A recent Government Accountability Office report examined the Defense Department’s role in the Arctic, which increasingly will include “monitoring the changing Arctic conditions,” such as ice levels. The administration contends that changing ice levels in the Arctic could require additional U.S. military presence in the region, justifying the need for the Pentagon to commit significant time and resources to monitoring the effects of climate change.

As a direct result of Obama's amateurish, quasi-idealistic, and completely ideological failings in Iraq, we will almost certainly end up sending ground troops back in order to undo the damage wrought by the failed Obama doctrine. Obama knows this, of course, and his plan is to run out the clock rather than make the decision that needs to be—and will be—made by the next president.  The National Journal reports:
On using U.S. combat troops? In a detailed interview with The Atlantic, Obama made his view clear. "If they are not willing to fight for the security of their country, we cannot do that for them," he said, but added that he's committed to training Iraqis over a "multi-year" period. How many, exactly, is "multi?" State Department official and ISIS expert Brett McGurk laid that out on NPR: "It's a three-year campaign to degrade the organization." Three years marked from mid-2014, of course, falls after Jan. 20, 2017, the date Obama leaves office. Translation: The strategy is to avoid sending ground troops for the remainder of his term. So stop asking.

Ron Fournier at National Journal has written an extraordinary article, "Republicans Are Wrong About Obama's American Exceptionalism," defending Obama's vision of America as "modern and honest," as "Reagan-plus." We, of course, are neither modern nor honest; indeed, we're frightened because the country is "becoming browner and more accepting of gays and lesbians":
That is a scary thought for some people. I get it: Life is changing so quickly and the future is so uncertain that the past is a pacifier—and so politicians cling to the founding myths of the nation. And yet, Ted Cruz, Jeb Bush, and other GOP presidential candidates critical of Obama's formulation are making a mistake with their retro pitch to a populace that has always looked to the future.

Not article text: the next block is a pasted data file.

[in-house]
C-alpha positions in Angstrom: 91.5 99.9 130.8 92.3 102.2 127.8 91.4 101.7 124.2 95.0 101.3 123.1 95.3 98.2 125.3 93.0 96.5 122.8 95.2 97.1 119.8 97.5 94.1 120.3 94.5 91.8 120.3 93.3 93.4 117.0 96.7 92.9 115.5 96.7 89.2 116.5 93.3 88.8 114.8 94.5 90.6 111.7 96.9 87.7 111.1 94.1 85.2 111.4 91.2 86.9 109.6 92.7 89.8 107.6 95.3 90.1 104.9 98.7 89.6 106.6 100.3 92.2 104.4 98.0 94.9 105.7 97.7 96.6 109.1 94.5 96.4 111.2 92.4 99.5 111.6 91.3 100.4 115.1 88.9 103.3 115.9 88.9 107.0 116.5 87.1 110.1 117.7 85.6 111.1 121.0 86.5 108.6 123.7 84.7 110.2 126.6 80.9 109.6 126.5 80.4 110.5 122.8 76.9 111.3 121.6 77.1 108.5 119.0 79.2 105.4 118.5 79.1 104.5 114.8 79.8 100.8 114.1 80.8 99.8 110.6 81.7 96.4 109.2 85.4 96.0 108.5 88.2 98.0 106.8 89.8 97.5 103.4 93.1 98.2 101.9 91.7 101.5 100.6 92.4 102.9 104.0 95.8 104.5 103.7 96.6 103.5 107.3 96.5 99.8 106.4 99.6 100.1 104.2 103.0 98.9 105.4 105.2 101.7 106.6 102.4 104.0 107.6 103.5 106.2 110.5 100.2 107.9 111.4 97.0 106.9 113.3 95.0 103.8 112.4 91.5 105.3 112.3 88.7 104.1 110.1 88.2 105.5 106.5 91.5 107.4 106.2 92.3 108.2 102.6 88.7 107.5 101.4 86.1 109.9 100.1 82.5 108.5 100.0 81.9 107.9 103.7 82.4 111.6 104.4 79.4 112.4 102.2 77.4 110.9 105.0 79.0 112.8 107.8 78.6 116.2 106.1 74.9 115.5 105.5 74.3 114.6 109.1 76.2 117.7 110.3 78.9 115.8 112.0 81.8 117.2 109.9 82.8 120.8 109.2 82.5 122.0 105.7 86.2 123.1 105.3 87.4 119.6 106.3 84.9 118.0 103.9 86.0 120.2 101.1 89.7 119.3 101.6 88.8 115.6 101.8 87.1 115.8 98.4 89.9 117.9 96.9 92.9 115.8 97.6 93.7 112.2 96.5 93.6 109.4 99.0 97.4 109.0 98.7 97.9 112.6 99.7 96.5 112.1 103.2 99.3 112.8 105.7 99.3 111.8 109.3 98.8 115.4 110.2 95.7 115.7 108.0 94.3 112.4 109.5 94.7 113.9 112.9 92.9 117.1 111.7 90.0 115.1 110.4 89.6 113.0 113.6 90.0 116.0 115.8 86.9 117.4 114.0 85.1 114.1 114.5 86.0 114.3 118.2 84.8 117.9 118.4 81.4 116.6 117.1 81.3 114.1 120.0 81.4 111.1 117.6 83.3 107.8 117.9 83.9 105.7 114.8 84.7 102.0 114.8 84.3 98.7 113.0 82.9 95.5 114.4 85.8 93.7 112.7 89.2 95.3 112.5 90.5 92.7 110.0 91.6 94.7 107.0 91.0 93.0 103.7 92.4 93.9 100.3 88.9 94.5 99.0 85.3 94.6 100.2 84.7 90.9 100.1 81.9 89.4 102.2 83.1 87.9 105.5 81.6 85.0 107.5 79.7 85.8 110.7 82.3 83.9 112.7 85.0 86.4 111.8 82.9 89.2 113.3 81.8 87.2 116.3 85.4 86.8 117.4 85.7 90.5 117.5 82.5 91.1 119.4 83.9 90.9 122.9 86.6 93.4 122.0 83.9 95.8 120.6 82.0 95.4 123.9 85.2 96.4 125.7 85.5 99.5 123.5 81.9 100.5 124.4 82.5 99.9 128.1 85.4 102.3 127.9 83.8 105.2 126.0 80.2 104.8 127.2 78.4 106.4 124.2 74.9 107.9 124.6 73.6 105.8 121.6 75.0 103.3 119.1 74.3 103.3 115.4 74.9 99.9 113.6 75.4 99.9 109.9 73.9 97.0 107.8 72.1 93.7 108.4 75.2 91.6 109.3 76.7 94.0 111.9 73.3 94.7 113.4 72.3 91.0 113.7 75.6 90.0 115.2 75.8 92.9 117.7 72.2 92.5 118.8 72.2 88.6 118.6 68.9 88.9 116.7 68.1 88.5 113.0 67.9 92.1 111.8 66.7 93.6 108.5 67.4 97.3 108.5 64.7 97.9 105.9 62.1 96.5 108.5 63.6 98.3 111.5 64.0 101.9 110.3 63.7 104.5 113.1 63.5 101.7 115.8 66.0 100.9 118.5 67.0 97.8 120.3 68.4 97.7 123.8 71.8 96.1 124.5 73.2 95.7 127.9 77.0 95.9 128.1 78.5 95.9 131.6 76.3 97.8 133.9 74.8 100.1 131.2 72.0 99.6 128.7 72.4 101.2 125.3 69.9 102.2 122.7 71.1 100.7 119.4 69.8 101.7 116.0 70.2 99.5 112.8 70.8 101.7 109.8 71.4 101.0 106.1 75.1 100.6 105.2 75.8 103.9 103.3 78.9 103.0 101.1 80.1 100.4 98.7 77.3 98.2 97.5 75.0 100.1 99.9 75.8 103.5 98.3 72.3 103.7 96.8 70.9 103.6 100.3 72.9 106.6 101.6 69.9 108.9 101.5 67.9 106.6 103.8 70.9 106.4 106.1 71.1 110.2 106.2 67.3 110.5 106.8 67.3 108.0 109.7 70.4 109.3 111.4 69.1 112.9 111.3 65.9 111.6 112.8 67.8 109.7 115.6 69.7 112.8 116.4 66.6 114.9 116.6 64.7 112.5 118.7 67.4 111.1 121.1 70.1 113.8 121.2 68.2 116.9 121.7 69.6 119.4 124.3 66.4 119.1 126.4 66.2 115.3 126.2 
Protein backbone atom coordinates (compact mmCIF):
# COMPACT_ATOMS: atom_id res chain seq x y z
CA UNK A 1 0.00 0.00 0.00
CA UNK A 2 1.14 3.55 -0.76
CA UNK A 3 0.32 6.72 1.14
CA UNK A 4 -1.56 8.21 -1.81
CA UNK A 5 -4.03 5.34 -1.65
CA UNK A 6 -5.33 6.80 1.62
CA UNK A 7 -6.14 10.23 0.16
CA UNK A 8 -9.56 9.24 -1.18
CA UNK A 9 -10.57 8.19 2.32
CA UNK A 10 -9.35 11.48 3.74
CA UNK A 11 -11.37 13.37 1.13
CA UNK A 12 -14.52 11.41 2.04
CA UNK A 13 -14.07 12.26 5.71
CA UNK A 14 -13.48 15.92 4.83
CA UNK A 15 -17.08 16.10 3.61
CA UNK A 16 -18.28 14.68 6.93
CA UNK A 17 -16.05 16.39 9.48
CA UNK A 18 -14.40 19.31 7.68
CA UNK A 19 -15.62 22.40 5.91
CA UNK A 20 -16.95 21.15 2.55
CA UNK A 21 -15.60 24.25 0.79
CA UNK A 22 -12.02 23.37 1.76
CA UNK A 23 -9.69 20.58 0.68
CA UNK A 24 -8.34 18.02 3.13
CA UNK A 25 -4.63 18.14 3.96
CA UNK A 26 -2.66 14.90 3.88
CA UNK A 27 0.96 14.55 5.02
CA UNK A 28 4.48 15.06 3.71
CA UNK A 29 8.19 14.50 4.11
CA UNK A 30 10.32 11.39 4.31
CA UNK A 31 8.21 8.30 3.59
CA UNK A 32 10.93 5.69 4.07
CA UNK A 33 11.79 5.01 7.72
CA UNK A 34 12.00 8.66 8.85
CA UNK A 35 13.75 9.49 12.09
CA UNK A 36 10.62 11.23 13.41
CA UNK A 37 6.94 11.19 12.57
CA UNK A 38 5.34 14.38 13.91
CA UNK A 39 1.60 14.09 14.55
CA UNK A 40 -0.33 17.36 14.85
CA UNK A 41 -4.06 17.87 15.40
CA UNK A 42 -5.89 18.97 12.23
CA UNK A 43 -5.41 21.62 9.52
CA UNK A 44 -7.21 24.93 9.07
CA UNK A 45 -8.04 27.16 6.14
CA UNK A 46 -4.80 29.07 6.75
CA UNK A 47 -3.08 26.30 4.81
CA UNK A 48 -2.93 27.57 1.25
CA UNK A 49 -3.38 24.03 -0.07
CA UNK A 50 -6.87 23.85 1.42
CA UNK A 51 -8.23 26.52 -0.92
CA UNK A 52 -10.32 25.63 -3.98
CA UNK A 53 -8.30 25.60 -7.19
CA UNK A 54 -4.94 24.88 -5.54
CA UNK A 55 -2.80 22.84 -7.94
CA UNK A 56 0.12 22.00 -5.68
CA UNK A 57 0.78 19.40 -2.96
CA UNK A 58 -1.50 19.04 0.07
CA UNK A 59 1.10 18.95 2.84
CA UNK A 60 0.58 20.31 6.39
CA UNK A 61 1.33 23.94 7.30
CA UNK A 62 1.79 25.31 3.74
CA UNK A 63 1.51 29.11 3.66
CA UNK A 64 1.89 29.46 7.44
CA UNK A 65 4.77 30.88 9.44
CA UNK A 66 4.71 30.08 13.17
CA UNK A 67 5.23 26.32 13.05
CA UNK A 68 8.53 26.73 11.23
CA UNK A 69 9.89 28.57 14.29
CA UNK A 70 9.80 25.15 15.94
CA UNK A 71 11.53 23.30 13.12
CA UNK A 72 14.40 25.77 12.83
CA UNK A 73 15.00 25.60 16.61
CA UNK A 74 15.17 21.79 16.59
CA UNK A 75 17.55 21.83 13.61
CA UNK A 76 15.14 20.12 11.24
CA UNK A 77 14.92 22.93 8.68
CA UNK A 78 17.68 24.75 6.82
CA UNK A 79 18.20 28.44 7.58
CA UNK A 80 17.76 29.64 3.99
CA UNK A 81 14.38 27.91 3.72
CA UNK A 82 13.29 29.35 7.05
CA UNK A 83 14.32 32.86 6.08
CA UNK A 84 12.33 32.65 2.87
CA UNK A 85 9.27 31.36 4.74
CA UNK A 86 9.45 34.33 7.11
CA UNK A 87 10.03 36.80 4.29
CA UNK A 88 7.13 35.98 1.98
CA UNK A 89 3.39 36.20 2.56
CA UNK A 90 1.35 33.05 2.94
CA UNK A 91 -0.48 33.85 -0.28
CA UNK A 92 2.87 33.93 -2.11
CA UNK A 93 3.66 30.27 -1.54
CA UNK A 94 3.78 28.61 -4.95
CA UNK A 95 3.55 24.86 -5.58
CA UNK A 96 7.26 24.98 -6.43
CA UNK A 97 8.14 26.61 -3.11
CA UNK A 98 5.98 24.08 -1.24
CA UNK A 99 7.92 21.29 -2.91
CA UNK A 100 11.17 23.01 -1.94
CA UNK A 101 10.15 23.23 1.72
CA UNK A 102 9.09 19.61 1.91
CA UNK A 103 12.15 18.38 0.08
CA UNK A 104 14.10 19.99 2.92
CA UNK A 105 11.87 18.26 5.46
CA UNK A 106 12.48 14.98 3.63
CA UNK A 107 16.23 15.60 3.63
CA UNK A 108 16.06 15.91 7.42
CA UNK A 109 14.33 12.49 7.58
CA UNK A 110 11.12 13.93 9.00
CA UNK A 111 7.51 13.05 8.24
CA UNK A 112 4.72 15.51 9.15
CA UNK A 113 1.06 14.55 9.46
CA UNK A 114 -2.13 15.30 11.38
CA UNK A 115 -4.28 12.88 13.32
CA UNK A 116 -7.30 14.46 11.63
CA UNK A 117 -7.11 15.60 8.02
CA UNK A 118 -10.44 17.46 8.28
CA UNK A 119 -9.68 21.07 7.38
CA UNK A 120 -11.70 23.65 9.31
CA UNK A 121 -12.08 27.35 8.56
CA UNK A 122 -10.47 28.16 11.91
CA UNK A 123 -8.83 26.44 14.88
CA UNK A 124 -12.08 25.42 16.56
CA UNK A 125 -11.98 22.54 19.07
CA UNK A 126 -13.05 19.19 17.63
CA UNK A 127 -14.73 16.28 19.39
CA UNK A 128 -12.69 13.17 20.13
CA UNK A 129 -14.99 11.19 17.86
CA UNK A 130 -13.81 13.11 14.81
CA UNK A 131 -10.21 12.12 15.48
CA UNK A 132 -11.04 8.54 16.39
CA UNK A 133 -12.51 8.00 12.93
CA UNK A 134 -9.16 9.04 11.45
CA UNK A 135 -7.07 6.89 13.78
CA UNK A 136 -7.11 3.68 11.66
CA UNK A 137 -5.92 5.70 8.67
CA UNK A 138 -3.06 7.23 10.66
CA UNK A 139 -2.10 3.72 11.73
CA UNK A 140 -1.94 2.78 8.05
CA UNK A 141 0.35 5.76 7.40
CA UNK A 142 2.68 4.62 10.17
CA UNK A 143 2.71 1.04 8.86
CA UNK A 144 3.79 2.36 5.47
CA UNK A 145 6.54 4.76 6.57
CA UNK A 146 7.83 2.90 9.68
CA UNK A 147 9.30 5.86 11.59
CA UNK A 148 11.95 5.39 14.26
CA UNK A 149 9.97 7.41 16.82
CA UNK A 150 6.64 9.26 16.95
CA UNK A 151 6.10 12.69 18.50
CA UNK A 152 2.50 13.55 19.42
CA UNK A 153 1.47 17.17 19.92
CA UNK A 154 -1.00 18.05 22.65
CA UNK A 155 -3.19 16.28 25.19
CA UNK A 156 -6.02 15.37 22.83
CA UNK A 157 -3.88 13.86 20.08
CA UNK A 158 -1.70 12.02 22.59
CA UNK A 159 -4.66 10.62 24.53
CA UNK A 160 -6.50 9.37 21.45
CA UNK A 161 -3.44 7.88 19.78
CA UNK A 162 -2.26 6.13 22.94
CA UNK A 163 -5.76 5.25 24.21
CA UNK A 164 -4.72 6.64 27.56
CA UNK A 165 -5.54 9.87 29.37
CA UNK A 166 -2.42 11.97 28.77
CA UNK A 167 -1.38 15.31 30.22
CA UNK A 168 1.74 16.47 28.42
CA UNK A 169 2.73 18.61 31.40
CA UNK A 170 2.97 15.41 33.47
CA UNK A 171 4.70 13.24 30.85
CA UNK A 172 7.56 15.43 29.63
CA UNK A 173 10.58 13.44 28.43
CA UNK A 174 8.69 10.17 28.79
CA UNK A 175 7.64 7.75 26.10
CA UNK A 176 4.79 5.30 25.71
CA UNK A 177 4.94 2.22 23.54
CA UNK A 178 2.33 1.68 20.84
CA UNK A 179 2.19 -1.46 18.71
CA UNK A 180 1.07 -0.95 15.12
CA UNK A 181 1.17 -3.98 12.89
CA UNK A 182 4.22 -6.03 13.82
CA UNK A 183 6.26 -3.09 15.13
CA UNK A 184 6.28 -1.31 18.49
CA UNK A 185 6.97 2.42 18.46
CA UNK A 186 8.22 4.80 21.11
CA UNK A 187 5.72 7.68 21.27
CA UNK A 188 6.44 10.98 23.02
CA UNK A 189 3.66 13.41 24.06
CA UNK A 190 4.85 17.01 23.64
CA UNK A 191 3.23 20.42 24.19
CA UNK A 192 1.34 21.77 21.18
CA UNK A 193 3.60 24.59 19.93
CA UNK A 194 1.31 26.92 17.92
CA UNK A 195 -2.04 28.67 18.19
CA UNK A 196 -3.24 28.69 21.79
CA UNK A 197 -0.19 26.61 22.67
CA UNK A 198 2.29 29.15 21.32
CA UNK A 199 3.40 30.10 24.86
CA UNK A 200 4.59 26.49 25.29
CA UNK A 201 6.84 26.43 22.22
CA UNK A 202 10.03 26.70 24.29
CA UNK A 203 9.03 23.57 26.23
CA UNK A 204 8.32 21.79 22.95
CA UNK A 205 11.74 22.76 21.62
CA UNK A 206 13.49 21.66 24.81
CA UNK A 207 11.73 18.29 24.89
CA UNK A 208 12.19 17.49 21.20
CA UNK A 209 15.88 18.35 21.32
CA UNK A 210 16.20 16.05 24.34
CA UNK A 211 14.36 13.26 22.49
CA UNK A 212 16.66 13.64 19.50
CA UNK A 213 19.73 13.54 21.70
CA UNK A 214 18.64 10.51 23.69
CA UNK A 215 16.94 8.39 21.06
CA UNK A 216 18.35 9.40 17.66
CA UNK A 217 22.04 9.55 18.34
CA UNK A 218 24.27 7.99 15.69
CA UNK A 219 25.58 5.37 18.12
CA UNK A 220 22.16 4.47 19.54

Setting aside his disdain for and condescension at our (bitter?) clinging, Mr. Fournier misses the fact that we don't ignore our nation's past nor do we cringe in fear at the thought of a diverse demographic make up or of some scary future (unless it's the one Obama has planned for us).  Indeed, as Americans who believe in American exceptionalism (not Obama's vision of it), we embrace these things as part of the very fabric of our great nation. I wrote the following (with revisions) back in 2010, but the basic premise remains just as true today as it was then. What do you think of when you think of America?

When he withdrew troops from Iraq, Obama himself proclaimed, "we are leaving behind a sovereign, stable, and self-reliant Iraq."  That was in 2011.  Flash forward to now, and Iraq is none of those things; indeed, Iraq is now an ISIS strong-hold, part of their declared caliphate. Throughout Obama's presidency, we've heard him blame President Bush for everything from the still-flailing economy to the rise of ISIS.  His supporters within the media have ensured that this message is the one that Americans hear most often, and for (too many) years, (far too many) Americans have believed what they were told. No longer. A CNN poll found that, for the first time, more Americans blame Obama than President Bush for the instability in Iraq:

[N]early the same percent of people blame President Barack Obama's policies for the current situation in Iraq as those who hold President George W. Bush responsible, the survey showed.

Overall, 44% say they blame Obama's policies for the problems in Iraq and 43% blame Bush; 11% say both are equally responsible.

Obama has famously (infamously?) long been enamored of the idea of fundamentally transforming America, and one of the foundational aspects of American culture that he has in his sights is the Second Amendment and Americans' firmly held belief in their right to keep and bear arms. His former attorney general, Eric Holder, went so far as to proclaim—back in the 1990's—that "we really need to brainwash people into thinking about guns in a vastly different way." At least he understood that it's the American people who resist infringement of this right.  The administration has tried to pass gun control legislation, most notably in the wake of the Sandy Hook shootings, but such attempts fail. Completing missing the fact that Americans are strongly supportive of their right to bear arms, Obama and his assortment of anti-Second Amendment zealots blame the NRA: